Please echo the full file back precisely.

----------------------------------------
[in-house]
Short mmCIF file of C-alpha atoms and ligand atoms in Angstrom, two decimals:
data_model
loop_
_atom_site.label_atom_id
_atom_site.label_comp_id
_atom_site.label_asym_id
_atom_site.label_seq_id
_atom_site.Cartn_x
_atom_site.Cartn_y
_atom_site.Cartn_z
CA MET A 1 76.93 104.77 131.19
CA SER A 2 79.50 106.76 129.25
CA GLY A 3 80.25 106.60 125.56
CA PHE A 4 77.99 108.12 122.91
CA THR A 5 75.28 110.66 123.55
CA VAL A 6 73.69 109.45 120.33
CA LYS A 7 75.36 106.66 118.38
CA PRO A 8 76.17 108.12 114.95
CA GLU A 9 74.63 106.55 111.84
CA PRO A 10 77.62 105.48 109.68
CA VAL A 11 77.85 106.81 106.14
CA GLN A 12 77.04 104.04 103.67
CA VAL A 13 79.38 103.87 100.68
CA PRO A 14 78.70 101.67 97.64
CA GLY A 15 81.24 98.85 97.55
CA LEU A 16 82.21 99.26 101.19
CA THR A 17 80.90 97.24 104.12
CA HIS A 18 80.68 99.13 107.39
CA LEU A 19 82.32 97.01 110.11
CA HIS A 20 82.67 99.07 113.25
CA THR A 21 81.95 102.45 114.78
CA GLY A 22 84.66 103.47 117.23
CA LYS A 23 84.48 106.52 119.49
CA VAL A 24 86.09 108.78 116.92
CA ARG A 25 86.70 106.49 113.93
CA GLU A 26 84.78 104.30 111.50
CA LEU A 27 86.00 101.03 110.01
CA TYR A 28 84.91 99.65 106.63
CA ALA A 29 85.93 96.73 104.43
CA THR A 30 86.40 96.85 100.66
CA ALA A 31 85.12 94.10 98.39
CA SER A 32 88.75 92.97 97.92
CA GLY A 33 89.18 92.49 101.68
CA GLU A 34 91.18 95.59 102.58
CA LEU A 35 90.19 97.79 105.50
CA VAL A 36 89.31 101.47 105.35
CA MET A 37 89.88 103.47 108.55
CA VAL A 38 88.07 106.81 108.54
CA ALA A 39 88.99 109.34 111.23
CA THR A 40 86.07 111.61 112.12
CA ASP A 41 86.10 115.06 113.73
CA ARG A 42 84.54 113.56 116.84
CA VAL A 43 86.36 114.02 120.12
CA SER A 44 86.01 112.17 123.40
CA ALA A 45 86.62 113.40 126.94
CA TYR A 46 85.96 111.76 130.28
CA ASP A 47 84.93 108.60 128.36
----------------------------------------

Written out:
[in-house]
Short mmCIF file of C-alpha atoms and ligand atoms in Angstrom, two decimals:
data_model
loop_
_atom_site.label_atom_id
_atom_site.label_comp_id
_atom_site.label_asym_id
_atom_site.label_seq_id
_atom_site.Cartn_x
_atom_site.Cartn_y
_atom_site.Cartn_z
CA MET A 1 76.93 104.77 131.19
CA SER A 2 79.50 106.76 129.25
CA GLY A 3 80.25 106.60 125.56
CA PHE A 4 77.99 108.12 122.91
CA THR A 5 75.28 110.66 123.55
CA VAL A 6 73.69 109.45 120.33
CA LYS A 7 75.36 106.66 118.38
CA PRO A 8 76.17 108.12 114.95
CA GLU A 9 74.63 106.55 111.84
CA PRO A 10 77.62 105.48 109.68
CA VAL A 11 77.85 106.81 106.14
CA GLN A 12 77.04 104.04 103.67
CA VAL A 13 79.38 103.87 100.68
CA PRO A 14 78.70 101.67 97.64
CA GLY A 15 81.24 98.85 97.55
CA LEU A 16 82.21 99.26 101.19
CA THR A 17 80.90 97.24 104.12
CA HIS A 18 80.68 99.13 107.39
CA LEU A 19 82.32 97.01 110.11
CA HIS A 20 82.67 99.07 113.25
CA THR A 21 81.95 102.45 114.78
CA GLY A 22 84.66 103.47 117.23
CA LYS A 23 84.48 106.52 119.49
CA VAL A 24 86.09 108.78 116.92
CA ARG A 25 86.70 106.49 113.93
CA GLU A 26 84.78 104.30 111.50
CA LEU A 27 86.00 101.03 110.01
CA TYR A 28 84.91 99.65 106.63
CA ALA A 29 85.93 96.73 104.43
CA THR A 30 86.40 96.85 100.66
CA ALA A 31 85.12 94.10 98.39
CA SER A 32 88.75 92.97 97.92
CA GLY A 33 89.18 92.49 101.68
CA GLU A 34 91.18 95.59 102.58
CA LEU A 35 90.19 97.79 105.50
CA VAL A 36 89.31 101.47 105.35
CA MET A 37 89.88 103.47 108.55
CA VAL A 38 88.07 106.81 108.54
CA ALA A 39 88.99 109.34 111.23
CA THR A 40 86.07 111.61 112.12
CA ASP A 41 86.10 115.06 113.73
CA ARG A 42 84.54 113.56 116.84
CA VAL A 43 86.36 114.02 120.12
CA SER A 44 86.01 112.17 123.40
CA ALA A 45 86.62 113.40 126.94
CA TYR A 46 85.96 111.76 130.28
CA ASP A 47 84.93 108.60 128.36